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allies appeared archduke arms arrived artillery attack Austrians battle body Bonaparte Britain British cavalry column command commenced compelled constitution consul convention corps council court Danube declared decree defeated defended division duke elector emperor enemy engagement England English Europe evacuated execution favour fleet force formed France French army garrison Germany guard honour hundred immediately imperial Italy Jacobin club Jacobins Jourdan king lord Whitworth Louis majesty mamelukes Mantua marshal Massena means ment military minister Moreau Naples Napoleon Napoleon Bonaparte national assembly negociation neral º º obliged officers Paris parliament party passed peace Pichegru pieces of cannon possession posts prince prince of Condé prisoners Ralph Abercrombie received regiment republic republicans retreat Rhine Robespierre Russian sent ships siege squadron success surrender Suwarrow territory thousand tion took town treaty treaty of Amiens tribunal troops Tyrol victory Vienna whole wounded
Page 567 - ... there never was a more fortunate opportunity, nor a moment more favourable, to silence all the passions, and listen only to the sentiments of humanity and reason. This moment once lost, what end can be assigned to a war which all my efforts will not be able to terminate ? Your Majesty has gained more within ten years, both in territory and riches, than the whole extent of Europe.
Page 96 - ... queen, and the royal family, if they be not immediately placed in safety and set at liberty, they will inflict on those who shall deserve it the most exemplary and ever memorable avenging punishments, by giving up the city of Paris to military execution, and exposing it to total destruction ; and the rebels who shall be guilty of illegal resistance shall suffer the punishments which they shall have deserved.
Page 587 - The establishment of an order of things in Europe, which may effectually guarantee the security and independence of the different States, and present a solid barrier against future usurpations.
Page 568 - France only a secondary object; and does not your majesty already possess more than you know how to preserve ? If your majesty would but reflect, you must perceive that the war is without an object, without any presumable result to yourself. Alas ! what a melancholy prospect to cause two nations to fight merely for the sake of fighting.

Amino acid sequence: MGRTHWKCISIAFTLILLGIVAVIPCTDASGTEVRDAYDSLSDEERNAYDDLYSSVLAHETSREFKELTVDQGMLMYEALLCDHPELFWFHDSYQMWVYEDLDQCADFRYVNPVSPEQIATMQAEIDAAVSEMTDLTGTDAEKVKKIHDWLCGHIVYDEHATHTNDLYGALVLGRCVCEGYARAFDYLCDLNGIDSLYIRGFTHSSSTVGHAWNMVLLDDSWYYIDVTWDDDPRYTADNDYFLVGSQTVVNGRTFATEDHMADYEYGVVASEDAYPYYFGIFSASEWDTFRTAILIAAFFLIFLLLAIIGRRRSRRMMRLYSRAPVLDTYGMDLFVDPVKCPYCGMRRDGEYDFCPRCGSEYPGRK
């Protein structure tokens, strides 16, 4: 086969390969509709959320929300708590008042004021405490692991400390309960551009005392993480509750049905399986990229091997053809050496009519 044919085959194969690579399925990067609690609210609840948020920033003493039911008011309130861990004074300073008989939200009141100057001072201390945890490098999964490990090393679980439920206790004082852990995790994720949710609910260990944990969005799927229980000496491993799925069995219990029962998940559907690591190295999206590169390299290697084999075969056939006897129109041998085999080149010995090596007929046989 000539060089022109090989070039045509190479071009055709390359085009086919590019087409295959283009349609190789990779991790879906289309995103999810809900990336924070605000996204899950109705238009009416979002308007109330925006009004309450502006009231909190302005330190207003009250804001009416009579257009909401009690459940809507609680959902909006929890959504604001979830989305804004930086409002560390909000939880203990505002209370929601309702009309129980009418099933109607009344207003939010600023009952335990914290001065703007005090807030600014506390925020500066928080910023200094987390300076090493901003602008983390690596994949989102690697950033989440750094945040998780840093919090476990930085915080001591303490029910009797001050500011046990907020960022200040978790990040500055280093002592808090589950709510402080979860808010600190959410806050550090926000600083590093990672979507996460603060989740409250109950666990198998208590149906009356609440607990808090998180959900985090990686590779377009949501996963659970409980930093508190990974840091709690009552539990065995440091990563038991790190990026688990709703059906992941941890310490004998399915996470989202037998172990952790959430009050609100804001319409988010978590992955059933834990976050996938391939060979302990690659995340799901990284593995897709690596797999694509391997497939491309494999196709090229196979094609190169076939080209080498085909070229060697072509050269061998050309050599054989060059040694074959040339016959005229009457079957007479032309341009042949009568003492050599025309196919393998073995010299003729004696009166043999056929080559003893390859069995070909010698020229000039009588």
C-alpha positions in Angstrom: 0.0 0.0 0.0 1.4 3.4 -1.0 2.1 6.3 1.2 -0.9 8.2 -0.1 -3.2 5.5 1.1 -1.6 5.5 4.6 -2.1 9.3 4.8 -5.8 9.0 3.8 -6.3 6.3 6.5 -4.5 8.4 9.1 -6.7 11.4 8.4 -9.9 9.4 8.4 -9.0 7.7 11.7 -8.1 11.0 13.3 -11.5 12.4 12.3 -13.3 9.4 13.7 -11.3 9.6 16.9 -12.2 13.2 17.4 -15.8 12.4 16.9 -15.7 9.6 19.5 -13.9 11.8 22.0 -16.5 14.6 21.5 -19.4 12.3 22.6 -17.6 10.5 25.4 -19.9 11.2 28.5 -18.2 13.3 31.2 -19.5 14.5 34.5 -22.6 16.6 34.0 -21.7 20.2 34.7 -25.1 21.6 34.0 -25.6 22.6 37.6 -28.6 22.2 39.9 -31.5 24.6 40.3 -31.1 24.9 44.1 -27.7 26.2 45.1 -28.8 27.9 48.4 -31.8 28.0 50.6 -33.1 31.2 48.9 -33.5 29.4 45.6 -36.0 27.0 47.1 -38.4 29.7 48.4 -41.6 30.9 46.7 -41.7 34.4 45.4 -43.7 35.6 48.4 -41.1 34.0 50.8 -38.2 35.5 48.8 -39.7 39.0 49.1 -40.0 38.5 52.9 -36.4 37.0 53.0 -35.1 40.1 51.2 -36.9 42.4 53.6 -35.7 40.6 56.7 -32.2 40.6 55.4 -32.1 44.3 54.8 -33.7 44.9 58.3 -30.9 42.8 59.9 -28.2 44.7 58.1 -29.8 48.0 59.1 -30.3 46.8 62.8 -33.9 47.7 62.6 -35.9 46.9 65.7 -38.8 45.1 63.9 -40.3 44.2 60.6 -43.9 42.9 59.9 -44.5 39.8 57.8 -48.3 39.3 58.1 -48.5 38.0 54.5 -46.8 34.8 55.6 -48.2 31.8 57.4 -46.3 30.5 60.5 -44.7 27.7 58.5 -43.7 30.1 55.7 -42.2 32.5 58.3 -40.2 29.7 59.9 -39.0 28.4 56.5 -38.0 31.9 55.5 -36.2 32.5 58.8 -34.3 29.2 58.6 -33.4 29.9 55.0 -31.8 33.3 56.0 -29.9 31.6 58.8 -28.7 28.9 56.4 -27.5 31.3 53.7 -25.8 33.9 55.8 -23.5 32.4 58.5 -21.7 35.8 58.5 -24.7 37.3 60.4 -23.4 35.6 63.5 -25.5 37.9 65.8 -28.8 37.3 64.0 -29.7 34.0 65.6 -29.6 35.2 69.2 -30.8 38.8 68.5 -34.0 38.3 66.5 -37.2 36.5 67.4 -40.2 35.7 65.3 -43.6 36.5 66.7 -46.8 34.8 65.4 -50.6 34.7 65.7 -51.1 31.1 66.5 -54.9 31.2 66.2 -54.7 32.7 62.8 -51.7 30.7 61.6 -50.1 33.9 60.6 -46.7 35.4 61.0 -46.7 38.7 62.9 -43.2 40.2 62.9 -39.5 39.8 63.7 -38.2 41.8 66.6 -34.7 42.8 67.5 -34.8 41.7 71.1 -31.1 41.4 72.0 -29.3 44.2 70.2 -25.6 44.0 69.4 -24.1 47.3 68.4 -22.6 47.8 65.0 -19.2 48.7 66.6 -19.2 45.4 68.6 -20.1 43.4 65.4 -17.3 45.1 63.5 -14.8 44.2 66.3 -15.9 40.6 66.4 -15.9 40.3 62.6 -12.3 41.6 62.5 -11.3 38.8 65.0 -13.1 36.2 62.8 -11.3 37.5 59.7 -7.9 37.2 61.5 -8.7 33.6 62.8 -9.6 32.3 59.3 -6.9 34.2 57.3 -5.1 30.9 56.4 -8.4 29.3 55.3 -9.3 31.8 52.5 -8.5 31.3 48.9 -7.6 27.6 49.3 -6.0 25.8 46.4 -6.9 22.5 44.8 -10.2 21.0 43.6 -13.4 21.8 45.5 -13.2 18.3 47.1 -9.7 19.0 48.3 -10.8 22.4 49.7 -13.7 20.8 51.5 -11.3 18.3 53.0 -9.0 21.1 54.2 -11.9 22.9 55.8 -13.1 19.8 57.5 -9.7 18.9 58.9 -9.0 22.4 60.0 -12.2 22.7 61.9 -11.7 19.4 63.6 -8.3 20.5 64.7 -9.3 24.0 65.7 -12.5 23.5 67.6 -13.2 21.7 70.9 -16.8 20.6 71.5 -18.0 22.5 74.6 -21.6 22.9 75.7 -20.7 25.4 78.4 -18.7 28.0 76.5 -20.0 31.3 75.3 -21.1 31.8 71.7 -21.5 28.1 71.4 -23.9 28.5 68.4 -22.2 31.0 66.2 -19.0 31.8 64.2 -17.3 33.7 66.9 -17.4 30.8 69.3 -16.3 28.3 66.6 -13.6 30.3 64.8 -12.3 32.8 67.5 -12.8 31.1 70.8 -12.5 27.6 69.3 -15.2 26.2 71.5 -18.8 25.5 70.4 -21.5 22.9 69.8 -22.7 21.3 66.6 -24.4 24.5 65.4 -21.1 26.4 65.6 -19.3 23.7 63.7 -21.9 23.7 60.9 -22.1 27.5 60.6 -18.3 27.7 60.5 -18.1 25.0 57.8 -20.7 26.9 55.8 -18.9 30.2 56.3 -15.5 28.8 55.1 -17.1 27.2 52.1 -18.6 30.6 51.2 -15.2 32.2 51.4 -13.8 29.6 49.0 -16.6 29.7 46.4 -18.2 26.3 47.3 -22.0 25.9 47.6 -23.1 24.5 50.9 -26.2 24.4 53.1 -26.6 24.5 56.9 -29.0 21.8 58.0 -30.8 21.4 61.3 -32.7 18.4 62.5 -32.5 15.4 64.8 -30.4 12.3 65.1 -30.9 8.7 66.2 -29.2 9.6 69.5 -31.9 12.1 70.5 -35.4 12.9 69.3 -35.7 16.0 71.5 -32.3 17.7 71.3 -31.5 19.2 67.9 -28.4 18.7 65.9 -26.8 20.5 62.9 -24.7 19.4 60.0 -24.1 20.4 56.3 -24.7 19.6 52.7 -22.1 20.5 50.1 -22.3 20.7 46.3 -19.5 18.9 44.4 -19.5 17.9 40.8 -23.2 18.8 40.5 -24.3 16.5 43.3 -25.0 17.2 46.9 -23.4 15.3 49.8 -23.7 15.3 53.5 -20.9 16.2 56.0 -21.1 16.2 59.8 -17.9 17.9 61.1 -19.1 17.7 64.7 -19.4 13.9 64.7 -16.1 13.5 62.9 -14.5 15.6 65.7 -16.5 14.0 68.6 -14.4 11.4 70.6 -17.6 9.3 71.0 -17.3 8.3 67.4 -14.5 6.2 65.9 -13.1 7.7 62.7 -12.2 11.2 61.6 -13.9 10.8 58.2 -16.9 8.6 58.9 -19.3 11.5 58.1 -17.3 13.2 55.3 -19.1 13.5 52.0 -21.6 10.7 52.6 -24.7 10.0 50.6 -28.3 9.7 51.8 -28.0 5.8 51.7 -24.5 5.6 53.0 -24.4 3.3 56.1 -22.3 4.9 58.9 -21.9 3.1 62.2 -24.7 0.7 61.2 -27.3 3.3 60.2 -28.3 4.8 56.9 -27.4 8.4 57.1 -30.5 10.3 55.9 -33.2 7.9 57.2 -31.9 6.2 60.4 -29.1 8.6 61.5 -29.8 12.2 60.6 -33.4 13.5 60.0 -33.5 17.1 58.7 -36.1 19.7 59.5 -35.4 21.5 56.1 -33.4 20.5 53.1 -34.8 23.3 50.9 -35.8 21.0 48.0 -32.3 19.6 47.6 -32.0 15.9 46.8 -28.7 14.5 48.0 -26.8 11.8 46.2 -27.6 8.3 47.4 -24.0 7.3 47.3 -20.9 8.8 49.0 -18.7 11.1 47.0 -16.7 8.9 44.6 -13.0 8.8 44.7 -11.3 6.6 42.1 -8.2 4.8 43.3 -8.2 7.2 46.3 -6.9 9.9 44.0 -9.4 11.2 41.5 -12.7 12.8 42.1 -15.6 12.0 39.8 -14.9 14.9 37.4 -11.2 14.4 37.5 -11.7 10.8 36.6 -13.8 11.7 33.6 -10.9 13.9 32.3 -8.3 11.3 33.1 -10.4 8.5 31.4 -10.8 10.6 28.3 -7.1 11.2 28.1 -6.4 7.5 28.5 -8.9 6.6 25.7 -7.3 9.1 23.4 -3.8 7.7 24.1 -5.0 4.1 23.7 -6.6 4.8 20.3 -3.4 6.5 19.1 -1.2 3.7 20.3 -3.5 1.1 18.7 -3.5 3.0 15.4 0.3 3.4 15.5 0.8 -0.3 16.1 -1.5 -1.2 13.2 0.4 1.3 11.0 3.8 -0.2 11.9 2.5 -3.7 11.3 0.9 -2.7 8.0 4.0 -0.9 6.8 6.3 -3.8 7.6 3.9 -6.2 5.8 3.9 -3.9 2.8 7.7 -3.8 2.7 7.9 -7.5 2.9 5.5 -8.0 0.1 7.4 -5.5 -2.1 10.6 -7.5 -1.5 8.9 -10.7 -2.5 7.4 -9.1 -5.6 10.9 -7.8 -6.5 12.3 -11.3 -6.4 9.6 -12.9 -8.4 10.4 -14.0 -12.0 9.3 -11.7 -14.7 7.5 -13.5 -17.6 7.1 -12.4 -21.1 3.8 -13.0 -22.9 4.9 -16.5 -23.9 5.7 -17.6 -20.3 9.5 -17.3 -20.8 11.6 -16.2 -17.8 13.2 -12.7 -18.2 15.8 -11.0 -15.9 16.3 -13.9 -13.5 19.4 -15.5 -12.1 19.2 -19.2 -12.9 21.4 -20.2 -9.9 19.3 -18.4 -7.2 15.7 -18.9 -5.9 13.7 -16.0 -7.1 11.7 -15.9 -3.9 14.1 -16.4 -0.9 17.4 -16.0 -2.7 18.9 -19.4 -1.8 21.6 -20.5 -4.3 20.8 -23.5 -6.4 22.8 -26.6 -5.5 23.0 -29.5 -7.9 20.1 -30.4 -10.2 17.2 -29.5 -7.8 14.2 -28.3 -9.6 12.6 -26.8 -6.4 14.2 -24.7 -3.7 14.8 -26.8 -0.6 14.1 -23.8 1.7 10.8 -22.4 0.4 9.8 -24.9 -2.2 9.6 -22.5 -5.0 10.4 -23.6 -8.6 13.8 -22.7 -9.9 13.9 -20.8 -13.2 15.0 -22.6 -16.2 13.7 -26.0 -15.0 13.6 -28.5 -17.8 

Page 82 - I swear to be faithful to the nation, to the law, and to the king, and to maintain, to the utmost of my power, the constitution decreed by the National Assembly and accepted by the king.
Page 567 - I consider it as no disgrace to make the first step. I have, I hope, sufficiently proved to the world that I fear none of the chances of war ; it, besides, presents nothing that I need to fear : peace is the wish of my heart, but war has never been inconsistent with my glory. I conjure your Majesty not to deny yourself the happiness of giving peace to the world, nor...
Page 436 - Majesty makes no claim to prescribe to France what shall be the form of her government, or in whose hands she shall vest the authority necessary for conducting the affairs of a great and powerful nation.
Page 670 - No, no! The dynasty of Naples has ceased to reign ; its existence is incompatible with the repose of Europe, and the honour of my crown.
Page 561 - Germany resolved immediately upon conferring the hereditary dignity of emperor upon the house of Austria. The patent for the purpose, stated the object of this measure to be, " the preservation of that degree of equality which should subsist between the great powers, and the just rank of the house and state of Austria, among the nations of Europe...